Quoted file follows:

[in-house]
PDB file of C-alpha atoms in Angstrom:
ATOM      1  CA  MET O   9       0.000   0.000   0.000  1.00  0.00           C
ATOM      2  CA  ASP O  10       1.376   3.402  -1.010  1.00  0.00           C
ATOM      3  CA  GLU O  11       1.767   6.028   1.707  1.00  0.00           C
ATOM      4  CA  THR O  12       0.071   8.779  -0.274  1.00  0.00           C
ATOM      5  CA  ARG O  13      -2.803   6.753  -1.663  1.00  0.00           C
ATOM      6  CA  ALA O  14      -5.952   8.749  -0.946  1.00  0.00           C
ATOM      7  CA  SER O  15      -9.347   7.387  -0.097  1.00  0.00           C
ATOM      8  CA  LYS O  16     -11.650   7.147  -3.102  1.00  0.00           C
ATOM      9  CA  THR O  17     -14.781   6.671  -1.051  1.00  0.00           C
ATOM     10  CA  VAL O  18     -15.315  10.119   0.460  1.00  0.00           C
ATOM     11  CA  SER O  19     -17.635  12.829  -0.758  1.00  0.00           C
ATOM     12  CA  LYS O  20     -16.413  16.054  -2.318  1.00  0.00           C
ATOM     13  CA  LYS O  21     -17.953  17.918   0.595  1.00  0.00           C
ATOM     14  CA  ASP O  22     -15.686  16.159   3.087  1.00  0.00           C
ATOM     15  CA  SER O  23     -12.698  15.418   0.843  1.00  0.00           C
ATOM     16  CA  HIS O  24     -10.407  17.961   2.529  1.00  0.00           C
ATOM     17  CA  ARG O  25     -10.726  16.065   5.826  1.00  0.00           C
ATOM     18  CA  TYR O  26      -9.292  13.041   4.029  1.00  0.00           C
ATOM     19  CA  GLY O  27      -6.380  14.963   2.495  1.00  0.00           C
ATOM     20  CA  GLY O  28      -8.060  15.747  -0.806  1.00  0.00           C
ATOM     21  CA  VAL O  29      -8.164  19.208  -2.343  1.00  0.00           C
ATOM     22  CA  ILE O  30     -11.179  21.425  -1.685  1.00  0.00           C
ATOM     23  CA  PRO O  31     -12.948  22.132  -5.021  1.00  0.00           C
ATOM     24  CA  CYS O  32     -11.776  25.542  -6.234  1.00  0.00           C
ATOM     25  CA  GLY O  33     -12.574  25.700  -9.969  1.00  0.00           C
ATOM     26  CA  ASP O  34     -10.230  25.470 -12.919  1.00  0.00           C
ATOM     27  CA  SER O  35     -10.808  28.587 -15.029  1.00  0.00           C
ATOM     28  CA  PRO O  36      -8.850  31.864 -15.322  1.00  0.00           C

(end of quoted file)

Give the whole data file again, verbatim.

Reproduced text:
[in-house]
PDB file of C-alpha atoms in Angstrom:
ATOM      1  CA  MET O   9       0.000   0.000   0.000  1.00  0.00           C
ATOM      2  CA  ASP O  10       1.376   3.402  -1.010  1.00  0.00           C
ATOM      3  CA  GLU O  11       1.767   6.028   1.707  1.00  0.00           C
ATOM      4  CA  THR O  12       0.071   8.779  -0.274  1.00  0.00           C
ATOM      5  CA  ARG O  13      -2.803   6.753  -1.663  1.00  0.00           C
ATOM      6  CA  ALA O  14      -5.952   8.749  -0.946  1.00  0.00           C
ATOM      7  CA  SER O  15      -9.347   7.387  -0.097  1.00  0.00           C
ATOM      8  CA  LYS O  16     -11.650   7.147  -3.102  1.00  0.00           C
ATOM      9  CA  THR O  17     -14.781   6.671  -1.051  1.00  0.00           C
ATOM     10  CA  VAL O  18     -15.315  10.119   0.460  1.00  0.00           C
ATOM     11  CA  SER O  19     -17.635  12.829  -0.758  1.00  0.00           C
ATOM     12  CA  LYS O  20     -16.413  16.054  -2.318  1.00  0.00           C
ATOM     13  CA  LYS O  21     -17.953  17.918   0.595  1.00  0.00           C
ATOM     14  CA  ASP O  22     -15.686  16.159   3.087  1.00  0.00           C
ATOM     15  CA  SER O  23     -12.698  15.418   0.843  1.00  0.00           C
ATOM     16  CA  HIS O  24     -10.407  17.961   2.529  1.00  0.00           C
ATOM     17  CA  ARG O  25     -10.726  16.065   5.826  1.00  0.00           C
ATOM     18  CA  TYR O  26      -9.292  13.041   4.029  1.00  0.00           C
ATOM     19  CA  GLY O  27      -6.380  14.963   2.495  1.00  0.00           C
ATOM     20  CA  GLY O  28      -8.060  15.747  -0.806  1.00  0.00           C
ATOM     21  CA  VAL O  29      -8.164  19.208  -2.343  1.00  0.00           C
ATOM     22  CA  ILE O  30     -11.179  21.425  -1.685  1.00  0.00           C
ATOM     23  CA  PRO O  31     -12.948  22.132  -5.021  1.00  0.00           C
ATOM     24  CA  CYS O  32     -11.776  25.542  -6.234  1.00  0.00           C
ATOM     25  CA  GLY O  33     -12.574  25.700  -9.969  1.00  0.00           C
ATOM     26  CA  ASP O  34     -10.230  25.470 -12.919  1.00  0.00           C
ATOM     27  CA  SER O  35     -10.808  28.587 -15.029  1.00  0.00           C
ATOM     28  CA  PRO O  36      -8.850  31.864 -15.322  1.00  0.00           C